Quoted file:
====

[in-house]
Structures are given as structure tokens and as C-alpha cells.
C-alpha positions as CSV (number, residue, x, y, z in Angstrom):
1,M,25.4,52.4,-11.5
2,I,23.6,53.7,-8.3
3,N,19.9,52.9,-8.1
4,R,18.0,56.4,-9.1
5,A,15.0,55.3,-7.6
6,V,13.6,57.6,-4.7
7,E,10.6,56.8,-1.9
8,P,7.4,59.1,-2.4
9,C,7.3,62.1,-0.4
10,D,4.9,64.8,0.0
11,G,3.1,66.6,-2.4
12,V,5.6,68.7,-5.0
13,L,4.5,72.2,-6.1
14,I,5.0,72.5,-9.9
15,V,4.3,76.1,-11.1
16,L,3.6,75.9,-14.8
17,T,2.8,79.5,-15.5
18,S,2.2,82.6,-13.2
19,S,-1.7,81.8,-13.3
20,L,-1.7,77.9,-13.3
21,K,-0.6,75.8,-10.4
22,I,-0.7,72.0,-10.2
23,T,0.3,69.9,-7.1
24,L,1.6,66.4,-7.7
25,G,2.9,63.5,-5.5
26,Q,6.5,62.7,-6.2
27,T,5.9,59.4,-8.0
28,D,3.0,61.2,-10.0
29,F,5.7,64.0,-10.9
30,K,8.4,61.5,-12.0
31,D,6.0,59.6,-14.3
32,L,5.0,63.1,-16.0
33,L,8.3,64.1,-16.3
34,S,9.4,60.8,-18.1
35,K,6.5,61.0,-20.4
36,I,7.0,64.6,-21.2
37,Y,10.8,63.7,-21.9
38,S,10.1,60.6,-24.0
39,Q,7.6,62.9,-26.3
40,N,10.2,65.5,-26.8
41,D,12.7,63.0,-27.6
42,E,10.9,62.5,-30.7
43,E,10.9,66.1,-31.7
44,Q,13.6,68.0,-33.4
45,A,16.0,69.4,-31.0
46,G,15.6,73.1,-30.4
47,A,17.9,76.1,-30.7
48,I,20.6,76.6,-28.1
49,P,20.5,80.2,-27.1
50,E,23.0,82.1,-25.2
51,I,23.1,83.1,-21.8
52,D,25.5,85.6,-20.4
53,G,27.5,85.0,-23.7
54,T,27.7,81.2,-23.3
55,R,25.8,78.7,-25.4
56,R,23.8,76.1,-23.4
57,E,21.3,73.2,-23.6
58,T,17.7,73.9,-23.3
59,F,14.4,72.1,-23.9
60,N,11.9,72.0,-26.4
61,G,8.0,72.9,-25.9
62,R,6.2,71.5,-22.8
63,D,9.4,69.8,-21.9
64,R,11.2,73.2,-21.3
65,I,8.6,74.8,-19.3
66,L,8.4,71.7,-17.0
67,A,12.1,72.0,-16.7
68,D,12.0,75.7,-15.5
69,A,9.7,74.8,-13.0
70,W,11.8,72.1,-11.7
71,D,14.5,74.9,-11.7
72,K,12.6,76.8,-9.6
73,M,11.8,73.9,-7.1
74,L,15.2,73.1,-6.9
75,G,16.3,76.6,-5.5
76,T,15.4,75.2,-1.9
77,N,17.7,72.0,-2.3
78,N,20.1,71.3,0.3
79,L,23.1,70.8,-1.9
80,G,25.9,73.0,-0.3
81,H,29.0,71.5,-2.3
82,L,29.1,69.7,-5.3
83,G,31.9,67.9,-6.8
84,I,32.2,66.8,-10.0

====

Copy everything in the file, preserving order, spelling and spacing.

[in-house]
Structures are given as structure tokens and as C-alpha cells.
C-alpha positions as CSV (number, residue, x, y, z in Angstrom):
1,M,25.4,52.4,-11.5
2,I,23.6,53.7,-8.3
3,N,19.9,52.9,-8.1
4,R,18.0,56.4,-9.1
5,A,15.0,55.3,-7.6
6,V,13.6,57.6,-4.7
7,E,10.6,56.8,-1.9
8,P,7.4,59.1,-2.4
9,C,7.3,62.1,-0.4
10,D,4.9,64.8,0.0
11,G,3.1,66.6,-2.4
12,V,5.6,68.7,-5.0
13,L,4.5,72.2,-6.1
14,I,5.0,72.5,-9.9
15,V,4.3,76.1,-11.1
16,L,3.6,75.9,-14.8
17,T,2.8,79.5,-15.5
18,S,2.2,82.6,-13.2
19,S,-1.7,81.8,-13.3
20,L,-1.7,77.9,-13.3
21,K,-0.6,75.8,-10.4
22,I,-0.7,72.0,-10.2
23,T,0.3,69.9,-7.1
24,L,1.6,66.4,-7.7
25,G,2.9,63.5,-5.5
26,Q,6.5,62.7,-6.2
27,T,5.9,59.4,-8.0
28,D,3.0,61.2,-10.0
29,F,5.7,64.0,-10.9
30,K,8.4,61.5,-12.0
31,D,6.0,59.6,-14.3
32,L,5.0,63.1,-16.0
33,L,8.3,64.1,-16.3
34,S,9.4,60.8,-18.1
35,K,6.5,61.0,-20.4
36,I,7.0,64.6,-21.2
37,Y,10.8,63.7,-21.9
38,S,10.1,60.6,-24.0
39,Q,7.6,62.9,-26.3
40,N,10.2,65.5,-26.8
41,D,12.7,63.0,-27.6
42,E,10.9,62.5,-30.7
43,E,10.9,66.1,-31.7
44,Q,13.6,68.0,-33.4
45,A,16.0,69.4,-31.0
46,G,15.6,73.1,-30.4
47,A,17.9,76.1,-30.7
48,I,20.6,76.6,-28.1
49,P,20.5,80.2,-27.1
50,E,23.0,82.1,-25.2
51,I,23.1,83.1,-21.8
52,D,25.5,85.6,-20.4
53,G,27.5,85.0,-23.7
54,T,27.7,81.2,-23.3
55,R,25.8,78.7,-25.4
56,R,23.8,76.1,-23.4
57,E,21.3,73.2,-23.6
58,T,17.7,73.9,-23.3
59,F,14.4,72.1,-23.9
60,N,11.9,72.0,-26.4
61,G,8.0,72.9,-25.9
62,R,6.2,71.5,-22.8
63,D,9.4,69.8,-21.9
64,R,11.2,73.2,-21.3
65,I,8.6,74.8,-19.3
66,L,8.4,71.7,-17.0
67,A,12.1,72.0,-16.7
68,D,12.0,75.7,-15.5
69,A,9.7,74.8,-13.0
70,W,11.8,72.1,-11.7
71,D,14.5,74.9,-11.7
72,K,12.6,76.8,-9.6
73,M,11.8,73.9,-7.1
74,L,15.2,73.1,-6.9
75,G,16.3,76.6,-5.5
76,T,15.4,75.2,-1.9
77,N,17.7,72.0,-2.3
78,N,20.1,71.3,0.3
79,L,23.1,70.8,-1.9
80,G,25.9,73.0,-0.3
81,H,29.0,71.5,-2.3
82,L,29.1,69.7,-5.3
83,G,31.9,67.9,-6.8
84,I,32.2,66.8,-10.0